If you find these, try breaking off a piece and see if there are termites present. If there are termites you will want to see if the tunnels continue to a point that seems to enter the home. If you find no termites and the tunnels go into an access point that seems to have gone into the structure, then they may very well have already established an infestation in the structure.

Also be away that there are other types of insects and bugs that create similar mud tubes. There are many species of wasps that do this but they typically will not start from the ground and trail their way upward toward the top of the foundation. Wasp mud tubes generally look more like a clump of mud attached to the outside of your house.

Ever Find Winged Termites, or Winged Ants Around Your Home?

A second tell tale sign of termite activity on the outside of your house is termite swarmers. Termite swarmers are the adult termites that have sexually matured and have grow wings. They then take off in hopes of expanding their territory. If you find them around your home it is a good idea to call a professional termite inspector to see if they have found their way in somehow.

However the amount of time that they spend with their wings on is relatively small so the chances of you catching them at this phase is relatively small. What you may find though is their discarded wings. This is where a magnifying glass may come in handy.

If you find a large quantity of some type of wings, you can should keep a couple so that you can look them up via the internet to determine if they are indeed termite wings. Also, save some for the termite inspector to assess because, if you’re lucky, the termite professional may be able to detect exactly which species of termite entered your home solely from the wings.

Additional Termite Inspection Resources

  1. The Pitfalls of Termite Inspections – University of Nebraska Lincoln
  2. Termite Inspection Protocol – University of California Riverside Entomology Services
  3. How to Tell If You Have Termites – MyTermiteTreatmentCosts.com
  4. A Homebuyer’s Guide for the Wood-Destroying Insect Report (WDIR) – North Carolina Department of Agriculture and Consumer Services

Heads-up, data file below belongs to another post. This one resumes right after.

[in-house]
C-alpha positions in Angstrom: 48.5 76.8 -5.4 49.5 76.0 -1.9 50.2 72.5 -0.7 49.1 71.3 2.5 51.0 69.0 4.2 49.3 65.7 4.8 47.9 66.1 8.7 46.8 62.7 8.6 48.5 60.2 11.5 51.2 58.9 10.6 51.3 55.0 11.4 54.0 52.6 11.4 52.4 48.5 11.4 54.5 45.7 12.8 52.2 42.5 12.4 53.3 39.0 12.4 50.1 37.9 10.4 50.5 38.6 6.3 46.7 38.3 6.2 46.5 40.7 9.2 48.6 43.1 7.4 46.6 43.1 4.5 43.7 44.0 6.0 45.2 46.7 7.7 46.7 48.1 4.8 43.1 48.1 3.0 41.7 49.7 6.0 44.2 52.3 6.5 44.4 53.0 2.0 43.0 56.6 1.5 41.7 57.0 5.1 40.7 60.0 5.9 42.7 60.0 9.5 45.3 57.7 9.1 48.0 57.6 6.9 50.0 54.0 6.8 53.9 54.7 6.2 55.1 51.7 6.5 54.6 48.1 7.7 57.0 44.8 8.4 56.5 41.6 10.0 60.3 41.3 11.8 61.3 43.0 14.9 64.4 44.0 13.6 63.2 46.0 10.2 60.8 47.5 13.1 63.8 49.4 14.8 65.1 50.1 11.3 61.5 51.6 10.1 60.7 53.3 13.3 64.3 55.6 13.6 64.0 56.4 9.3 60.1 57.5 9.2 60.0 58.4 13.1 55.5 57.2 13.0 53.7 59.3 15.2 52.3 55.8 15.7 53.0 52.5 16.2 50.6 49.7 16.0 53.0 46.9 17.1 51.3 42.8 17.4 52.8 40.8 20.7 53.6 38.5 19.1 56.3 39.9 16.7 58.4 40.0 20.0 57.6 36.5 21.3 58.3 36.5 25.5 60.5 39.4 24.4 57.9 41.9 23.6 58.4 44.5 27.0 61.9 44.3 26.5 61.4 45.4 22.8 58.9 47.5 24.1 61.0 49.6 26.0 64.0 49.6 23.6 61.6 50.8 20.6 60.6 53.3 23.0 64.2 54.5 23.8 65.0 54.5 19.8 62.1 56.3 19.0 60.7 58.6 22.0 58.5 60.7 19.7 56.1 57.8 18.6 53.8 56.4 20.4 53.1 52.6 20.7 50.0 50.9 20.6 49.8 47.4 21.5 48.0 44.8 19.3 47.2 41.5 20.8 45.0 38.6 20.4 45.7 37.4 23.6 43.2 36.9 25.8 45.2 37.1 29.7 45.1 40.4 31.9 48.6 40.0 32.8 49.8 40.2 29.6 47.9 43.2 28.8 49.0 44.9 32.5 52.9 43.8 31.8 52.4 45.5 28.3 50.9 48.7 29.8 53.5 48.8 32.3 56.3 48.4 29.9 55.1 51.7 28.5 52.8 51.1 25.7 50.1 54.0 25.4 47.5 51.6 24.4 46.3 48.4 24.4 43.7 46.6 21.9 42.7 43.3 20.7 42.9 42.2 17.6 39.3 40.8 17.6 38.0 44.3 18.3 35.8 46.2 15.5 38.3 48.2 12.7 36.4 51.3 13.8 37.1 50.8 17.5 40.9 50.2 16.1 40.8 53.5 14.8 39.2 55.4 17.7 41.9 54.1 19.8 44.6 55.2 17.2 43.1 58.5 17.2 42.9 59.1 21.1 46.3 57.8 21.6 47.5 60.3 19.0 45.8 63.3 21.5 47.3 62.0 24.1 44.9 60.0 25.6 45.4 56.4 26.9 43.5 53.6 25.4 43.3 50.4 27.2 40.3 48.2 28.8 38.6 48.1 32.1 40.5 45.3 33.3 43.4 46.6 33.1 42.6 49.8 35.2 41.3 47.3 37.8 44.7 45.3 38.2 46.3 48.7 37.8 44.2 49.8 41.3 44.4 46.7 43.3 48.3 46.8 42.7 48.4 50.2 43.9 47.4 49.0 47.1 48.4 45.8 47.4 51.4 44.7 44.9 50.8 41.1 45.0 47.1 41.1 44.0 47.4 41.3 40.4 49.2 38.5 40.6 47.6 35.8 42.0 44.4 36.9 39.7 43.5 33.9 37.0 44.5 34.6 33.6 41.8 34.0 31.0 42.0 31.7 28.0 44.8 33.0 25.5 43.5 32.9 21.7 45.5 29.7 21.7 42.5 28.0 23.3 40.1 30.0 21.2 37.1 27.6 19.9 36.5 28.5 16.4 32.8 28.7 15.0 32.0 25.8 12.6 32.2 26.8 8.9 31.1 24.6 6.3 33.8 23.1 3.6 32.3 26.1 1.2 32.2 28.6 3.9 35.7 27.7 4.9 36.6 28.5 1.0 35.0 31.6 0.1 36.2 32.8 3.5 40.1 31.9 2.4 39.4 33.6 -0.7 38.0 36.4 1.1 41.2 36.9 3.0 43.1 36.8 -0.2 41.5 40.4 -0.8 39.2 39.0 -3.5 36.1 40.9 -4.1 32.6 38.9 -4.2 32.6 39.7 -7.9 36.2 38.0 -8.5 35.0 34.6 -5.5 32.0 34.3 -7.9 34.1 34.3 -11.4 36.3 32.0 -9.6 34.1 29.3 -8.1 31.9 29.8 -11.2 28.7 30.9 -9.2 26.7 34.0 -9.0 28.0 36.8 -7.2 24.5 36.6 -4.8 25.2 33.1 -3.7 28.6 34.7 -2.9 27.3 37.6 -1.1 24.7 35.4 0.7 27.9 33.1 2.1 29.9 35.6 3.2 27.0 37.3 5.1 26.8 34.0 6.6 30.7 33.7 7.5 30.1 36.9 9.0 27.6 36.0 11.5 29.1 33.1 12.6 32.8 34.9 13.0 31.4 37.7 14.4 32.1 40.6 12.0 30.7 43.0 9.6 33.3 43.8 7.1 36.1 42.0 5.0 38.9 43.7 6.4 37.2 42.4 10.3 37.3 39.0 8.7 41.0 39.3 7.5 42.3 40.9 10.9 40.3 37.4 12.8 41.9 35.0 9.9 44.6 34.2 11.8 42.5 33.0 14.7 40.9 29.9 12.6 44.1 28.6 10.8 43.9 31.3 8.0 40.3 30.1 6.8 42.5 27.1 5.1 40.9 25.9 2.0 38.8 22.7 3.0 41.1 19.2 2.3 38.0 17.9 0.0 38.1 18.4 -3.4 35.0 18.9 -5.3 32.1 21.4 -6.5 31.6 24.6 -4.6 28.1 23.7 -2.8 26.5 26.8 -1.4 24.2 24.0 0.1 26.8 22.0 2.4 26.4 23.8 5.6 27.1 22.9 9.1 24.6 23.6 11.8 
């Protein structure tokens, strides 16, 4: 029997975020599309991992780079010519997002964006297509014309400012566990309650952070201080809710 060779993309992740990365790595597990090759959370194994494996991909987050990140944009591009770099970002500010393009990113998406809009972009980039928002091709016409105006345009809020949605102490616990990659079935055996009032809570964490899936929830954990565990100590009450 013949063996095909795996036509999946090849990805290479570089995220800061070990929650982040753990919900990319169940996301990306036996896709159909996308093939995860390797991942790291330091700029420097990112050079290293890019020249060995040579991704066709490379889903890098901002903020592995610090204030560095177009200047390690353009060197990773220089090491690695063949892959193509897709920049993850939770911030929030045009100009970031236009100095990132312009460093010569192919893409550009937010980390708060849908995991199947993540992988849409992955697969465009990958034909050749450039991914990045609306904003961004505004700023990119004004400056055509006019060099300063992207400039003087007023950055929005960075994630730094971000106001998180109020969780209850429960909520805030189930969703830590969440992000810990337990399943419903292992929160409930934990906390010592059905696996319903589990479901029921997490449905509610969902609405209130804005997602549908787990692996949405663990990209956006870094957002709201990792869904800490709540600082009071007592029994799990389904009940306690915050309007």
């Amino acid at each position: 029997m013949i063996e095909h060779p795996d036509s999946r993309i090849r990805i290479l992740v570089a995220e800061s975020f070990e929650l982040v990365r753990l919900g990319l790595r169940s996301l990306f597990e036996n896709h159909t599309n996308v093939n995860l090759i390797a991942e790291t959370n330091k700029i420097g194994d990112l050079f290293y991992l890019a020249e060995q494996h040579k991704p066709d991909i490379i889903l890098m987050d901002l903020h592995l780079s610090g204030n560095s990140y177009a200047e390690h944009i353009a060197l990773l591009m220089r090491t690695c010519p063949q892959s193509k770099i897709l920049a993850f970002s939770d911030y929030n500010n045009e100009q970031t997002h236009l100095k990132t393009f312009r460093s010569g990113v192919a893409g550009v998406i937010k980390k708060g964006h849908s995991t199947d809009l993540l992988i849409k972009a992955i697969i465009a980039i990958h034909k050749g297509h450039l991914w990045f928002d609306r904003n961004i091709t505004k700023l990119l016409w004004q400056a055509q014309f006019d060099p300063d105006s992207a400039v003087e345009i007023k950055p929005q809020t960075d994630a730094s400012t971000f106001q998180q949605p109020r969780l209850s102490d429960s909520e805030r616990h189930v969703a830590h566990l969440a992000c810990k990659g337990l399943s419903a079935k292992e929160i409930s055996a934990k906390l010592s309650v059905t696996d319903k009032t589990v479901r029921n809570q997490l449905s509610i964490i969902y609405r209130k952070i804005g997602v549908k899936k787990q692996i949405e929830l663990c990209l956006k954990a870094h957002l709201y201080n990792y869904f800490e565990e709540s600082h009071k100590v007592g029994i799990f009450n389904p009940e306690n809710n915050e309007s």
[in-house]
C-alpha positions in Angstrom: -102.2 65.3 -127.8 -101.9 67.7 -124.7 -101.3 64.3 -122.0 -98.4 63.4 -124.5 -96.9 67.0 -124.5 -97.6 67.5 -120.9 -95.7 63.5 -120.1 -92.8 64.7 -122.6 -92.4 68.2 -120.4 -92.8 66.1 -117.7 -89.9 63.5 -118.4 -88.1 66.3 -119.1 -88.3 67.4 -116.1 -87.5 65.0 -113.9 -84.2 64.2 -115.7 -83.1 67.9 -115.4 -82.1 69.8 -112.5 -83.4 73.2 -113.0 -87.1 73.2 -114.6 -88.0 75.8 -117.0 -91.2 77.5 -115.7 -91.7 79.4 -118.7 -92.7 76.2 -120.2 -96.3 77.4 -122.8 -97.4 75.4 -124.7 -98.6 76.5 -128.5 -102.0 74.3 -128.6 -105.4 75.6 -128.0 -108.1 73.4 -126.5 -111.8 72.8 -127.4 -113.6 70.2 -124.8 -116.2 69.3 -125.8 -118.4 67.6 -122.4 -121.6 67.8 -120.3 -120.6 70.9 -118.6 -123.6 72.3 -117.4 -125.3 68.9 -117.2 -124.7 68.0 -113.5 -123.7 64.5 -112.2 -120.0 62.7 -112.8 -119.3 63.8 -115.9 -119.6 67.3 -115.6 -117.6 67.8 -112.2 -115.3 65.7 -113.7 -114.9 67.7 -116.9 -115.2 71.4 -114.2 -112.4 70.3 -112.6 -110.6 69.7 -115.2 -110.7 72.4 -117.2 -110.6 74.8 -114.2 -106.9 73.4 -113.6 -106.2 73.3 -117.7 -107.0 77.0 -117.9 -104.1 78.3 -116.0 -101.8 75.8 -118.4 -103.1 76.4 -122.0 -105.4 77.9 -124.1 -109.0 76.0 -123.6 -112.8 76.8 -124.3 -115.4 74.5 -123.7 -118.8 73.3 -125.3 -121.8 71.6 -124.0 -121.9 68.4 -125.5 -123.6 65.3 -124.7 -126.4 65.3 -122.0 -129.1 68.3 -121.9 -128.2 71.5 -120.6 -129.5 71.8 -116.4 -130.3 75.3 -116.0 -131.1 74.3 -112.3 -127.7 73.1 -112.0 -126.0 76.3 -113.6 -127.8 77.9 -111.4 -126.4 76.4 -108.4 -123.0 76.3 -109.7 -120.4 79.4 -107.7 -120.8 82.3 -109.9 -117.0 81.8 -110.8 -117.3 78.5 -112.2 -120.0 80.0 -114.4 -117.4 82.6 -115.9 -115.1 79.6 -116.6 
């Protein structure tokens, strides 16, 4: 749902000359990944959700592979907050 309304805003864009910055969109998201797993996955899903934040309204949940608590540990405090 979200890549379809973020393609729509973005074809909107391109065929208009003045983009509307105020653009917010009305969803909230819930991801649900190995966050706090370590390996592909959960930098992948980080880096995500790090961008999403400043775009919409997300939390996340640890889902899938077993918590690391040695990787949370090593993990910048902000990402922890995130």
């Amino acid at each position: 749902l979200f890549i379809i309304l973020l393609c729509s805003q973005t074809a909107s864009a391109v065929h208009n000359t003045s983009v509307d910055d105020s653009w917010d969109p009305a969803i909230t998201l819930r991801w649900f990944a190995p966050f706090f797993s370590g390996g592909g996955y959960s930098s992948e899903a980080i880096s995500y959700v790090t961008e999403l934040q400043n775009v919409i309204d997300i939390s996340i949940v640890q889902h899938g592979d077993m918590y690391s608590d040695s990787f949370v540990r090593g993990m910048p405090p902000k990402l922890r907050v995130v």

To do a proper termite inspection you need to understand the signs of termites and know how to spot them. Just understanding a few of the clues that termites leave behind can help you detect an infestation before it becomes a big problem in most case, but remember that for the most part termites are elusive insects that live with in the protective covering of the soil and wood structures.


7 thoughts on “Termite Inspections (Evidence the Pros Look For & YOU Can Find)”

  1. Thanks for sharing with us how to find termites on our own, or at least to find some signs of them. I can see that there are certain things I can keep an eye out for like termite frass, pinholes, and to keep an eye on any water damaged areas since they are prime feasting areas for termites. I’m thinking I’m going have a professional inspection done though to be on the safe side. Anyone have recommendations for who they use? I know it will depend from area to area but does anyone have any experience with the national brands like Terminex or Termidor?

    • Jill,

      Your best bet is to ask around your local community from friends, family, or neighbors for recommendations for local pest control companies. You may want to ask specifically for people who have hired termite control personnel in the past from your area. Try to get at least three quotes from separate companies if possible too otherwise, you will not know if you are getting a fair price or not. Hope that helps!